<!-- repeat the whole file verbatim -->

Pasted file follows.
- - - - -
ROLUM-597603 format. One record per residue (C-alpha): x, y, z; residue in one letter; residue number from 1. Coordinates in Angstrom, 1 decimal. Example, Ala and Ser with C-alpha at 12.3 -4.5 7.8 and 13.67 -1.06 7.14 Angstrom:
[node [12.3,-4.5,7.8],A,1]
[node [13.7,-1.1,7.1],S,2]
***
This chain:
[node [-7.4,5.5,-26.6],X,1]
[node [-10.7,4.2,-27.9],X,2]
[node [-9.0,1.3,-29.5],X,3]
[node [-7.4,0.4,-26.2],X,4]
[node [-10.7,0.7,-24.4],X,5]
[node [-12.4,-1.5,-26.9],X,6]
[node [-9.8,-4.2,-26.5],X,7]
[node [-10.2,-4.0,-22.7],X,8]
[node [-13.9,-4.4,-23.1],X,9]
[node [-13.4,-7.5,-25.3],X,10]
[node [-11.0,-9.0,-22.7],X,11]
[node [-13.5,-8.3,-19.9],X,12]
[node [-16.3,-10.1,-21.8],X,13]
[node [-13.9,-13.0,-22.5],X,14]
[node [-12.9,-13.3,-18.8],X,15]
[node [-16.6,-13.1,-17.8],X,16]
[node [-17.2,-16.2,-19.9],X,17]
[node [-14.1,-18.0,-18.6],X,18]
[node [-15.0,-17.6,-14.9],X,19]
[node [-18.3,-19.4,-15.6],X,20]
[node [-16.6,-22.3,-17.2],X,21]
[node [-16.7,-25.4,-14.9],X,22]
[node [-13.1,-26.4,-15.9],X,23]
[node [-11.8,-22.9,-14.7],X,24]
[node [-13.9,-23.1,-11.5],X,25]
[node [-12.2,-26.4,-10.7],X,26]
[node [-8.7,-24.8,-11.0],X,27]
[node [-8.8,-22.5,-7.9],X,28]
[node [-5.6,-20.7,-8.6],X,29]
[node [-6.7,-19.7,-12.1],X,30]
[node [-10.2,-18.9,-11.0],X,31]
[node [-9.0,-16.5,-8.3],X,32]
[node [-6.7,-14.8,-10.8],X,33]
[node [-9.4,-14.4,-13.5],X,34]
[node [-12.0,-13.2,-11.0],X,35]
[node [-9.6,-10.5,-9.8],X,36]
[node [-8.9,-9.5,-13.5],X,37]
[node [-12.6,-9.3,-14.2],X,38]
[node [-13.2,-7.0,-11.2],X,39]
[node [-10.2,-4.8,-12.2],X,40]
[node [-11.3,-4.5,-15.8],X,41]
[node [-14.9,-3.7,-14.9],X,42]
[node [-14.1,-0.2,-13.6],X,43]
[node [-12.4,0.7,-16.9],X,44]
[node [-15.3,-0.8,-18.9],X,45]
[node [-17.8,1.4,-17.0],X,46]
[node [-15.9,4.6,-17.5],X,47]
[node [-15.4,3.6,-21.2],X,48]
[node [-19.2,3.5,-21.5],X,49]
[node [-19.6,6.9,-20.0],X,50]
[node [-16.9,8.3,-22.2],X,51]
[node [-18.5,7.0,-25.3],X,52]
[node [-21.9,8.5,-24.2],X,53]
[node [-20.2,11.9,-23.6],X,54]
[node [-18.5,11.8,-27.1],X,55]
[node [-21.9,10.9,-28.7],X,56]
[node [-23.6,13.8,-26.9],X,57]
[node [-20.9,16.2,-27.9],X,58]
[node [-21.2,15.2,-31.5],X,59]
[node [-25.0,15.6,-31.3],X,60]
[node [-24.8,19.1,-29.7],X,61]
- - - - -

ROLUM-597603 format. One record per residue (C-alpha): x, y, z; residue in one letter; residue number from 1. Coordinates in Angstrom, 1 decimal. Example, Ala and Ser with C-alpha at 12.3 -4.5 7.8 and 13.67 -1.06 7.14 Angstrom:
[node [12.3,-4.5,7.8],A,1]
[node [13.7,-1.1,7.1],S,2]
***
This chain:
[node [-7.4,5.5,-26.6],X,1]
[node [-10.7,4.2,-27.9],X,2]
[node [-9.0,1.3,-29.5],X,3]
[node [-7.4,0.4,-26.2],X,4]
[node [-10.7,0.7,-24.4],X,5]
[node [-12.4,-1.5,-26.9],X,6]
[node [-9.8,-4.2,-26.5],X,7]
[node [-10.2,-4.0,-22.7],X,8]
[node [-13.9,-4.4,-23.1],X,9]
[node [-13.4,-7.5,-25.3],X,10]
[node [-11.0,-9.0,-22.7],X,11]
[node [-13.5,-8.3,-19.9],X,12]
[node [-16.3,-10.1,-21.8],X,13]
[node [-13.9,-13.0,-22.5],X,14]
[node [-12.9,-13.3,-18.8],X,15]
[node [-16.6,-13.1,-17.8],X,16]
[node [-17.2,-16.2,-19.9],X,17]
[node [-14.1,-18.0,-18.6],X,18]
[node [-15.0,-17.6,-14.9],X,19]
[node [-18.3,-19.4,-15.6],X,20]
[node [-16.6,-22.3,-17.2],X,21]
[node [-16.7,-25.4,-14.9],X,22]
[node [-13.1,-26.4,-15.9],X,23]
[node [-11.8,-22.9,-14.7],X,24]
[node [-13.9,-23.1,-11.5],X,25]
[node [-12.2,-26.4,-10.7],X,26]
[node [-8.7,-24.8,-11.0],X,27]
[node [-8.8,-22.5,-7.9],X,28]
[node [-5.6,-20.7,-8.6],X,29]
[node [-6.7,-19.7,-12.1],X,30]
[node [-10.2,-18.9,-11.0],X,31]
[node [-9.0,-16.5,-8.3],X,32]
[node [-6.7,-14.8,-10.8],X,33]
[node [-9.4,-14.4,-13.5],X,34]
[node [-12.0,-13.2,-11.0],X,35]
[node [-9.6,-10.5,-9.8],X,36]
[node [-8.9,-9.5,-13.5],X,37]
[node [-12.6,-9.3,-14.2],X,38]
[node [-13.2,-7.0,-11.2],X,39]
[node [-10.2,-4.8,-12.2],X,40]
[node [-11.3,-4.5,-15.8],X,41]
[node [-14.9,-3.7,-14.9],X,42]
[node [-14.1,-0.2,-13.6],X,43]
[node [-12.4,0.7,-16.9],X,44]
[node [-15.3,-0.8,-18.9],X,45]
[node [-17.8,1.4,-17.0],X,46]
[node [-15.9,4.6,-17.5],X,47]
[node [-15.4,3.6,-21.2],X,48]
[node [-19.2,3.5,-21.5],X,49]
[node [-19.6,6.9,-20.0],X,50]
[node [-16.9,8.3,-22.2],X,51]
[node [-18.5,7.0,-25.3],X,52]
[node [-21.9,8.5,-24.2],X,53]
[node [-20.2,11.9,-23.6],X,54]
[node [-18.5,11.8,-27.1],X,55]
[node [-21.9,10.9,-28.7],X,56]
[node [-23.6,13.8,-26.9],X,57]
[node [-20.9,16.2,-27.9],X,58]
[node [-21.2,15.2,-31.5],X,59]
[node [-25.0,15.6,-31.3],X,60]
[node [-24.8,19.1,-29.7],X,61]